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Montgomery glands, sometimes also referred to by their more technical name “areolar glands,” are small glands located on the areola of the female breast that produce an oily secretion designed to keep the nipple moisturized and protected. Lubrication is particularly important during breastfeeding, and as a consequence the glands often work the hardest in lactating women; oily secretions are a normal part of breast health, though, and can be triggered by ordinary stimulation, too. The glands are generally sensitive, and blockages and other problems can lead to serious consequences.
Most women have between five and 20 Montgomery glands on each breast, and they are located just below the surface of the areola. The areola is the circular area of darkened skin surrounding the nipple. The primary reason for the discoloration of this area is that the areola roughly outlines the location of the mammary glands, which is where milk is produced and travels to the nipples through a network of lobules and ducts.
Even though the glands sit right on the surface of the skin they aren’t usually visible under normal conditions. Certain hormonal triggers will cause them to bump up slightly, though. Pregnancy is one example: pregnant women often experience small raised pink or red bumps, often in a ring formation around the nipple, when the glands are stimulated. Arousal and pressure, often from tight-fitting clothes or bras, can also trigger this reaction. These bumps are usually considered very normal, and they usually subside on their own with time.
The glands are named for the Irish obstetrician William Fetherstone Montgomery, who was the first to identify what, exactly, their role was back in the 1800s. He surmised that the oily secretions that happen during stimulation and breastfeeding were coming not from the milk ducts themselves, but rather from a separate glandular area that simply responded to triggers in those regions. Modern breast science has confirmed that he was correct.
Nipples are made of somewhat sensitive tissues that are more prone to environmental dryness and irritation than normal skin. The main job of the glands is to secrete enough natural oils to keep them moisturized and protected against the outside world. In most cases surface oils can also serve to keep foreign objects out by creating something of a surface barrier at the nipple’s tip.
Regular nipple lubrication is important, but it is perhaps most crucial during breastfeeding. Infant suckling and regular milk production can cause the nipples to dry and crack, which can be both painful and potentially harmful to mom and baby alike. When the glands are working properly, they keep the whole areola area balanced and moist.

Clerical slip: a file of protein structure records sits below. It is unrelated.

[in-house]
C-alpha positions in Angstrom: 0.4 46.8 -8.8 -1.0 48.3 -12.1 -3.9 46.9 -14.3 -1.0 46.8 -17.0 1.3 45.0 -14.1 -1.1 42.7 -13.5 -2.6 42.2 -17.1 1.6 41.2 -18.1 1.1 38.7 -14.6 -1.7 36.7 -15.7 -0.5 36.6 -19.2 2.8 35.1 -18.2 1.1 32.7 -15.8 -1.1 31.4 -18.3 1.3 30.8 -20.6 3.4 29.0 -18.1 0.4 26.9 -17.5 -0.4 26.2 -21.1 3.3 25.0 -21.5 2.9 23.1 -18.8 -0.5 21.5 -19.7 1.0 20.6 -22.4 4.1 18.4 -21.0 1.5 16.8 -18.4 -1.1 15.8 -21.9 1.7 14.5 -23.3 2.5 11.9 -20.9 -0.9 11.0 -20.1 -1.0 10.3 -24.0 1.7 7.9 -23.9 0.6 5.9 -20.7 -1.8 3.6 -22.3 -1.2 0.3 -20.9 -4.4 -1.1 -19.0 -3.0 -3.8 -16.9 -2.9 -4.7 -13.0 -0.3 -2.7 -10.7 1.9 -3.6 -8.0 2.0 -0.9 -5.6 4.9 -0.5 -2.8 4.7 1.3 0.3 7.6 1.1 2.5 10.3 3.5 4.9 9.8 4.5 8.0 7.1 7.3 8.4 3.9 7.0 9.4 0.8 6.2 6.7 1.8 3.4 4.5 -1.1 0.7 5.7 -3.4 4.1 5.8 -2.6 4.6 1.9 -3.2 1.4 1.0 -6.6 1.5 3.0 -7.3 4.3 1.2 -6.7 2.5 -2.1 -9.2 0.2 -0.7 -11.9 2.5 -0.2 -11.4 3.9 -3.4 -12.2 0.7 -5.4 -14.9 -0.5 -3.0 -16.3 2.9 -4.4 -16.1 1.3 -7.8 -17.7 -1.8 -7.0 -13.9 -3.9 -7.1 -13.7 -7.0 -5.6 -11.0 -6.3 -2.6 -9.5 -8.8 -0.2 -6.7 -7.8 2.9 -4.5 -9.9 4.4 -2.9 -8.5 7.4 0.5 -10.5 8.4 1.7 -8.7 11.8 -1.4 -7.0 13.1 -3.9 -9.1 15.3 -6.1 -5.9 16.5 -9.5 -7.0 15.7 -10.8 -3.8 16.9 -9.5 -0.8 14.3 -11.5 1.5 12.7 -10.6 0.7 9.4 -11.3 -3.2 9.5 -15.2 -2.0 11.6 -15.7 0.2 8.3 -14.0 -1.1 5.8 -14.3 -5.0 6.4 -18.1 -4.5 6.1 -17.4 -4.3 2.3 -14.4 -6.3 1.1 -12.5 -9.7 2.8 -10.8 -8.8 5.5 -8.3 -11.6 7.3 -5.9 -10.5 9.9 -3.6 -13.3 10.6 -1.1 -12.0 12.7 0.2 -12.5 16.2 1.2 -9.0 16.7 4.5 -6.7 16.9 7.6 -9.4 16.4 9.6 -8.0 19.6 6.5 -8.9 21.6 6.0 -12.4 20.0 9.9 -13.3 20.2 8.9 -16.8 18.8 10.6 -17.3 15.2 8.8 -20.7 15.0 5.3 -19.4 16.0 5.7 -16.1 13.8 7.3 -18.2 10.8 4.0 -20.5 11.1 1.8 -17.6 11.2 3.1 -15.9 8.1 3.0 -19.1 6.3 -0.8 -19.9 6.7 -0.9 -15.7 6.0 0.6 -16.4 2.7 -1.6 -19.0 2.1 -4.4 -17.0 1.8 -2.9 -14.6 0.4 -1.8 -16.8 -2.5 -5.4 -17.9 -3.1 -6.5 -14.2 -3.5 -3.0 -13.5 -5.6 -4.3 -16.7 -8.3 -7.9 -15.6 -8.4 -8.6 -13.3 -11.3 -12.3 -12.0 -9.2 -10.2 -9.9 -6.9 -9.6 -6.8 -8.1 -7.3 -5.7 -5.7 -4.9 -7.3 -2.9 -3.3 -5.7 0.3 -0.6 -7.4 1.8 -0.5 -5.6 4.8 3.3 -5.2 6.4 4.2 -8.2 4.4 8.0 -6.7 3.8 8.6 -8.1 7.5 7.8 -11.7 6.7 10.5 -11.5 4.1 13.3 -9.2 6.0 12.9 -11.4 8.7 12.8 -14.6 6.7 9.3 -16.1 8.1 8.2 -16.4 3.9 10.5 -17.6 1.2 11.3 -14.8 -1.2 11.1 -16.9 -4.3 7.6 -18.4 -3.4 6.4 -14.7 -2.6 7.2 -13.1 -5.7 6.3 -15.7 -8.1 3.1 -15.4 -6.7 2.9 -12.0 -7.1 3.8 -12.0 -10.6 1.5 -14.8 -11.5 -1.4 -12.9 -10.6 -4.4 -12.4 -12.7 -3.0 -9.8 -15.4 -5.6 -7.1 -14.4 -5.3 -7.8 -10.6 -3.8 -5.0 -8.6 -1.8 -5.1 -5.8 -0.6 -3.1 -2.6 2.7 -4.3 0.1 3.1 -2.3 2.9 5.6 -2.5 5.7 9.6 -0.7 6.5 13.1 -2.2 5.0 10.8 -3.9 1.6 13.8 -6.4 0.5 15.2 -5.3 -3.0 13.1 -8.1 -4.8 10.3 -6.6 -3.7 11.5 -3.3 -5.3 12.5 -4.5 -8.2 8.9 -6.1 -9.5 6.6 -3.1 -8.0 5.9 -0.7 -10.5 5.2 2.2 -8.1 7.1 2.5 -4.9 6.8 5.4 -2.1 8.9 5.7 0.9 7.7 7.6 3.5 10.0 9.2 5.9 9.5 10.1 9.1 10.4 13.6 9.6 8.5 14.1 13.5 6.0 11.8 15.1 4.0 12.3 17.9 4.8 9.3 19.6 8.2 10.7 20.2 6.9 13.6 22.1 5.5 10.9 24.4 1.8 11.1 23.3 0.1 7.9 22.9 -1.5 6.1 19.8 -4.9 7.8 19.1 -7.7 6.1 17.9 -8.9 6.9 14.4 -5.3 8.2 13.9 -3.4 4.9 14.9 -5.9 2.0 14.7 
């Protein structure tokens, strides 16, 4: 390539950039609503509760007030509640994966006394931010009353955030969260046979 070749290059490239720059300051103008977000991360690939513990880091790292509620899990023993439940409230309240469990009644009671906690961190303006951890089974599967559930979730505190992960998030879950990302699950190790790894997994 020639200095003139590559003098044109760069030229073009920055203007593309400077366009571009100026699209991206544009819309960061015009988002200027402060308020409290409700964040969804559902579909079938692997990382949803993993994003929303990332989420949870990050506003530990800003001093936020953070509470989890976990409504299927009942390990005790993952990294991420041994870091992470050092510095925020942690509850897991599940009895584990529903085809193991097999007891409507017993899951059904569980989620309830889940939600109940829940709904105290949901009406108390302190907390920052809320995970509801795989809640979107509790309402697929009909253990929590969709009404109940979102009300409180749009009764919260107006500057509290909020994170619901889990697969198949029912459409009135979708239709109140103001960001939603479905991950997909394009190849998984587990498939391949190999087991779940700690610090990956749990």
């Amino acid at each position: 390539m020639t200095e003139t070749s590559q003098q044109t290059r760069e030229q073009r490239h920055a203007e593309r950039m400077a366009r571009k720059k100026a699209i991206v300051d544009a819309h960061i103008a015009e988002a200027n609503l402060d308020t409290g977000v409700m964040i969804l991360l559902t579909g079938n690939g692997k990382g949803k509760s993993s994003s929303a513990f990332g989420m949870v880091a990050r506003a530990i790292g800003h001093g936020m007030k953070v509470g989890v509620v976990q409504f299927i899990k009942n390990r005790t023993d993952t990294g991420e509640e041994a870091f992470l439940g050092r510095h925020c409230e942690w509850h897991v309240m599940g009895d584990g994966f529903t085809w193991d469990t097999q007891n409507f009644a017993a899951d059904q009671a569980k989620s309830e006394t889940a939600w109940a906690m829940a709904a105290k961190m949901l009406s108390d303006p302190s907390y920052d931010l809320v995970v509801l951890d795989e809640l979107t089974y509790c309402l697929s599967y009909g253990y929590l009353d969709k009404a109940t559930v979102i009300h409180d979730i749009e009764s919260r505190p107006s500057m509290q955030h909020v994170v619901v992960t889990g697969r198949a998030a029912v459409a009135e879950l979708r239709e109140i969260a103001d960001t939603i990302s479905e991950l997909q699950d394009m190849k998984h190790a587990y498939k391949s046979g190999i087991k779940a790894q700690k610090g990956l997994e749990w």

Some medical experts also think that the oils could help stimulate babies’ appetites, particularly right after birth. Something in the oil’s smell might trigger the region in the newborn brain that controls hunger, they say, though research on this particular aspect is somewhat scant.
The Montgomery glands’ position right on the surface of the breast means that they are sometimes susceptible to infection or irritation. Infection is often related to mastitis, a problem involving the mammary glands as well as surrounding glands and tissue. It is most common in lactating women, and medical treatment is almost always required in order to get rid of the infection and keep it from spreading.
A condition commonly referred to as “jogger's nipple” also involves irritation of these glands. The correct term for this condition is “fissure of the nipple,” and it happens whenever the nipples are subjected to repeated, constant stimulation that overwhelms the glands’ ability to keep up with adequate lubrication levels. The “jogging” name comes because it happens a lot when sports bras or shirts chafe the skin during exercise. Common symptoms include dryness, soreness, or bleeding involving one or both nipples. Some medications can help speed healing, but in most cases time and reduced friction are the only cures.
Certain medical problems can also cause the glands to clog or stop working properly, which can lead to a host of other problems. Dryness and itching are usually near the top of the list, but clogged ducts, swelling, and breast tenderness are also generally included. It’s usually rare for problems to strike the Montgomery glands alone — usually problems happen elsewhere in the areola and mammary glands at the same time — but it is possible. Usually only a medical professional can make the distinction and final determination, though.
One of the best ways for people to avoid problems with these glands is for them to work at keeping their nipples protected. Joggers and runners should find sports bras that fit properly, for instance, and if pressure is still a problem it may make sense to place a bandage over the nipples before beginning an exercise regiment. The bandage will act as an effective barrier between the skin and clothing. Surgical tape often works as well to prevent damage from occurring.
Nursing moms also sometimes look for additional lubrication in the form of lanolin or other natural oils. Applying these to the nipple before and after breastfeeding can help augment the lubrication provided by the glands, though it’s really important in these circumstances that the substances are safe for babies to ingest. Not all lotions and oils that help lubricate the skin are necessarily suitable for breastfeeding.